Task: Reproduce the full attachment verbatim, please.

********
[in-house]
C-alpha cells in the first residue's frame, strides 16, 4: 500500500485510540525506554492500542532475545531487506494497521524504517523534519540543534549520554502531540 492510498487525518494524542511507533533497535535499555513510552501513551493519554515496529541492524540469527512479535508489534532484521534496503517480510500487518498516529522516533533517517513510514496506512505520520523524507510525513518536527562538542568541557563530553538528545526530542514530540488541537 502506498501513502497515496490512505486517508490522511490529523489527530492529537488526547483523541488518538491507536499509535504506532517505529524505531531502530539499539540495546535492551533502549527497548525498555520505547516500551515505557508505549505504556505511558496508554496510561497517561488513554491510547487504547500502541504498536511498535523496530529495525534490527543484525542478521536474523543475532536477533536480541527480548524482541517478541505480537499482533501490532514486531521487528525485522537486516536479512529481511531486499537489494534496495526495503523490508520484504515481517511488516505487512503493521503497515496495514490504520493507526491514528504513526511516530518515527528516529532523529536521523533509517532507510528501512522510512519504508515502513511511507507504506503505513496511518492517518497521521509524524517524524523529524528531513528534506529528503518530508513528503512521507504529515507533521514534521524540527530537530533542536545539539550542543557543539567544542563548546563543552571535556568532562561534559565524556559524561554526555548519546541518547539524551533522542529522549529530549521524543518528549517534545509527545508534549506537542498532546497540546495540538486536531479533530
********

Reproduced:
[in-house]
C-alpha cells in the first residue's frame, strides 16, 4: 500500500485510540525506554492500542532475545531487506494497521524504517523534519540543534549520554502531540 492510498487525518494524542511507533533497535535499555513510552501513551493519554515496529541492524540469527512479535508489534532484521534496503517480510500487518498516529522516533533517517513510514496506512505520520523524507510525513518536527562538542568541557563530553538528545526530542514530540488541537 502506498501513502497515496490512505486517508490522511490529523489527530492529537488526547483523541488518538491507536499509535504506532517505529524505531531502530539499539540495546535492551533502549527497548525498555520505547516500551515505557508505549505504556505511558496508554496510561497517561488513554491510547487504547500502541504498536511498535523496530529495525534490527543484525542478521536474523543475532536477533536480541527480548524482541517478541505480537499482533501490532514486531521487528525485522537486516536479512529481511531486499537489494534496495526495503523490508520484504515481517511488516505487512503493521503497515496495514490504520493507526491514528504513526511516530518515527528516529532523529536521523533509517532507510528501512522510512519504508515502513511511507507504506503505513496511518492517518497521521509524524517524524523529524528531513528534506529528503518530508513528503512521507504529515507533521514534521524540527530537530533542536545539539550542543557543539567544542563548546563543552571535556568532562561534559565524556559524561554526555548519546541518547539524551533522542529522549529530549521524543518528549517534545509527545508534549506537542498532546497540546495540538486536531479533530